Now we want to wire up the signup_view() function so that it detects the form submit verb in use, and takes appropriate action based on whether it is a POST request or a GET request. In the code below, if there is a POST request detected, then we take the contents of the form and store it into that form variable using form = UserCreationForm(request.POST). To validate the form, all you have to do is use form.is_valid(). Finally, if that checks out you can save the user with form.save(), then redirect to the list of posts using return redirect(‘posts:list’). The else condition handles the GET request, and simply creates a blank form and sends it to the signup template.

accounts/views.py

CSRF Token

Before we go trying to submit this form, we need to make sure we include a csrf token for validation. A csrf token ensures that the request being sent to the Django application is valid and secure. To add a csrf token to a Django form, use the template tags like so {% csrf_token %}.

First off, we are going to try signing up a new user, but we can use a bad password.

enter info usercreationform django

Djangos UserCreationForm is working perfectly. It handles the validation automatically and provides tips on how to fix the problem. Very nice!

django form automatic validation

This time around, when we provide input that meets all of the requirements, the form submits successfully and we are redirected just like the code in our view function is set up to do.

redirect after django form submit

In fact, this has now saved our new user to the database. We can check in the admin area, and look at that, our new user!

new user is saved to the database

Note that when a new user is created via the front end, it is a normal user with limited rights – which makes perfect sense.

no admin rights for new users


Display an AuthenticationForm

At this point, the form is creating a new user in the application. We are not yet logging them in, however. Additionally, there is no way for the user to even try to log in. This is where we get to play with another piece of magic in Django, and that is the AuthenticationForm() class. First off, we need a new route, view function, and template to display the login form.

The code here sets up a login/ route, points to the login_view() function, and is named login.
accounts/urls.py

The highlighted code below shows how we can use the AuthenticationForm in the login_view() function of views.py
accounts/views.py

Finally, we need a login.html template to display a login form to the user. The form is output in the template in a similar way as when we were using the UserCreationForm. The action of the form is set using template tags and the url function to a named route. We also include a csrf token just like before.

accounts/templates/accounts/login.html

Now we can test it out. If we don’t use the right credentials, the form works perfectly and lets us know.

log in with bad creds example

However, once we provide the right credentials, the form submits and redirects us as we want.

good login then redirect


Log User Into Application

In this step, we are going to add the code to log in a user. In the step above, the form submitted and redirected us, but the code to actually establish a session with the application was not in place. The highlighted code below completes the login process for us.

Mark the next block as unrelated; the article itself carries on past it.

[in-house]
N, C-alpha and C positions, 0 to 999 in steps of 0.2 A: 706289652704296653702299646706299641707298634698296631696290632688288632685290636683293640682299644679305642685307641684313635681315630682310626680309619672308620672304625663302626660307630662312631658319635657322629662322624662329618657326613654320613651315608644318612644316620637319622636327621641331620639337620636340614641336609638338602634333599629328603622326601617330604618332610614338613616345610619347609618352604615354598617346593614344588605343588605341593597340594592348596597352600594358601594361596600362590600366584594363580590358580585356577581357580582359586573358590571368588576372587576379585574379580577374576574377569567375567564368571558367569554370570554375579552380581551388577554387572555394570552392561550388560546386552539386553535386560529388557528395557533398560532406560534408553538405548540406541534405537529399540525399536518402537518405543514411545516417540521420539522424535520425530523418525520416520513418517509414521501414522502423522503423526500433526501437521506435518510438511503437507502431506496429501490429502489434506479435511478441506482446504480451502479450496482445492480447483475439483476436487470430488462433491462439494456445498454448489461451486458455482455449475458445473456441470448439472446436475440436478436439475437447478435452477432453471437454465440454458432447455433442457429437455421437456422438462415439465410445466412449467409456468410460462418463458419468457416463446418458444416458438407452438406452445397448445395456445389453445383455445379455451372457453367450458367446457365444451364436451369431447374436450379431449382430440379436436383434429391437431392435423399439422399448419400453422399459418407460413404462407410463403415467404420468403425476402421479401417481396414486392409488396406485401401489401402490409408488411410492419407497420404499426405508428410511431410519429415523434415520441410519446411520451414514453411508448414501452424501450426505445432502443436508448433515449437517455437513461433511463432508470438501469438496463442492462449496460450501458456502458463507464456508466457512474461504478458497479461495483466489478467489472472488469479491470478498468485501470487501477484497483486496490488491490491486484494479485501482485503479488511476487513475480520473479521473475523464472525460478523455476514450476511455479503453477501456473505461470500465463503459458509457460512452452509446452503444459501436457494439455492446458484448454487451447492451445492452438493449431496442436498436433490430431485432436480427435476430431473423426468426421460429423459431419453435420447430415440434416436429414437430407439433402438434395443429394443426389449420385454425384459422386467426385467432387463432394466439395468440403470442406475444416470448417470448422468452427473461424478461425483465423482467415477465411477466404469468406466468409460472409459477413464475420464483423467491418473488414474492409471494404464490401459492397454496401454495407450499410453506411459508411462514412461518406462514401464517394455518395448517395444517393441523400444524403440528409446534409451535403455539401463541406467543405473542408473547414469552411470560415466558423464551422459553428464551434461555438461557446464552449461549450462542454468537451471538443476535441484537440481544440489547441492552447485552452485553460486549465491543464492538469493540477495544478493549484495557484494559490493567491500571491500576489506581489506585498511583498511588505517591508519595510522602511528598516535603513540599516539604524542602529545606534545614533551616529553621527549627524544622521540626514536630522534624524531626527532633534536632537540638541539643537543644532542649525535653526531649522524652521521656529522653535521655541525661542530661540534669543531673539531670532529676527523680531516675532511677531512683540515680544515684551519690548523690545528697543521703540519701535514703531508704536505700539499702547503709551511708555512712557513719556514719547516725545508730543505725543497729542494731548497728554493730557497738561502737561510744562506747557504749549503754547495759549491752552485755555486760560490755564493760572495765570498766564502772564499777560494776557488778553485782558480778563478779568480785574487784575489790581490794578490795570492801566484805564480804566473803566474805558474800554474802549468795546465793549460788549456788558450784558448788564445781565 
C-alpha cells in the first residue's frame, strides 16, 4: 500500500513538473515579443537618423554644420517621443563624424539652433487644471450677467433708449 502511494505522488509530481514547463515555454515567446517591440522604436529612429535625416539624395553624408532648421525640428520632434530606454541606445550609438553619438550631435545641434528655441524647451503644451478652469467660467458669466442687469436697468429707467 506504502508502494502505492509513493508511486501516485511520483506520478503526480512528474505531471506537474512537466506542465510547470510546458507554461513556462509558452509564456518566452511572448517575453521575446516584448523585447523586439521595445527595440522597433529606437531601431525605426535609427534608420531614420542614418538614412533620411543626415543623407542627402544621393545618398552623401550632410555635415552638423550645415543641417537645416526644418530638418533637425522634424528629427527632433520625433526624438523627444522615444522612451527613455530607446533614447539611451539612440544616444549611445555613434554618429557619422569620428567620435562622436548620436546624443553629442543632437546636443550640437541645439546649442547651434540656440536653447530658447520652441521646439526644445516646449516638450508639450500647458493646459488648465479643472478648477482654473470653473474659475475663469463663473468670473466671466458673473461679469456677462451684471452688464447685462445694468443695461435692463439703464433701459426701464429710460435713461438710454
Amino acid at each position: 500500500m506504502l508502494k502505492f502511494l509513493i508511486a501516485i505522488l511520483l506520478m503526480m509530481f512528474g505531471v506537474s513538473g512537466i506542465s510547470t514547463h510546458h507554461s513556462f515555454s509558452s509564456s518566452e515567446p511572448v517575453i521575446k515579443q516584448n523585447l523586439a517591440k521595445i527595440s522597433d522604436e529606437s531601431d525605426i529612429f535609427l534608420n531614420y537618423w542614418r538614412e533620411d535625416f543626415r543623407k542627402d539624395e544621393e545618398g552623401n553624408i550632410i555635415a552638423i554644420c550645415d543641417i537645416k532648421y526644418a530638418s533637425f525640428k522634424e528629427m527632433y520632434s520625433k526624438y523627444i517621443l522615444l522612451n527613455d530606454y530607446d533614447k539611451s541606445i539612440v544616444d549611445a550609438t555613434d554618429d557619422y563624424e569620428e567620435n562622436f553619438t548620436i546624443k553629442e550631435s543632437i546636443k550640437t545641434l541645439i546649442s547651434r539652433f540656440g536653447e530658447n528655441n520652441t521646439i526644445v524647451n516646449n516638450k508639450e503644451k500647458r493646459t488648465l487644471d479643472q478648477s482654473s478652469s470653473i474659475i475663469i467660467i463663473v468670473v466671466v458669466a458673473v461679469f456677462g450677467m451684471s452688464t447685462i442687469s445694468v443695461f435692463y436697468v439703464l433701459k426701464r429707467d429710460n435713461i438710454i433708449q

accounts/views.py

Once we fill out the login form and log in, we can check our logged-in status by visiting the admin area. It says we are in fact authenticated, but that we don’t have permission to be in the admin area as Sonic. This proves that our session with the application is in fact now established.

Django user account login


How To Log Out A User

We also need the ability to log out of the application. Here is how we can set that up. First off, we add the route needed in the urls.py file. The highlighted line defines a /logout route, points to a logout_view() function, and is named logout.

accounts/urls.py

To log a user out, the highlighted code below is used. It does not need an actual template. All it does is to check if the user has sent a POST request to this route, and if so, call the logout() function while passing in the request. Once complete, just redirect back to the list of posts. Django is smart enough to know which user this is and log them out. All of that information is carried in the request object.

accounts/views.py

Show Log Out Button

We should display a log out button to the user, but only if the user is currently logged in. Django gives us a neat way to check for this using the is_authenticated property on the user object. You can reference it in your Django templates using {% if user.is_authenticated %}. So in the code below, the log out button is used in a form tag. This way we can set up the button to easily send a POST request for the log out which is a best practice. Also, note that this form/button only displays if the user is actually authenticated.

posts/templates/posts/layout/base.html

Now, when we are logged in, we do see the option to logout.

django useris_authenticated example

Clicking that button logs the user out, and redirects back to the post list. Excellent!

log out and redirect django

Learn More

How To Sign Up And Log In Users With Django Summary

Django provides a robust authentication system for your web applications. It covers all of the most common use cases of an authentication system and makes use of some really cool classes like UserCreationForm and AuthenticationForm. This tutorial and the associated resources should have you up and running the Django Authentication in no time!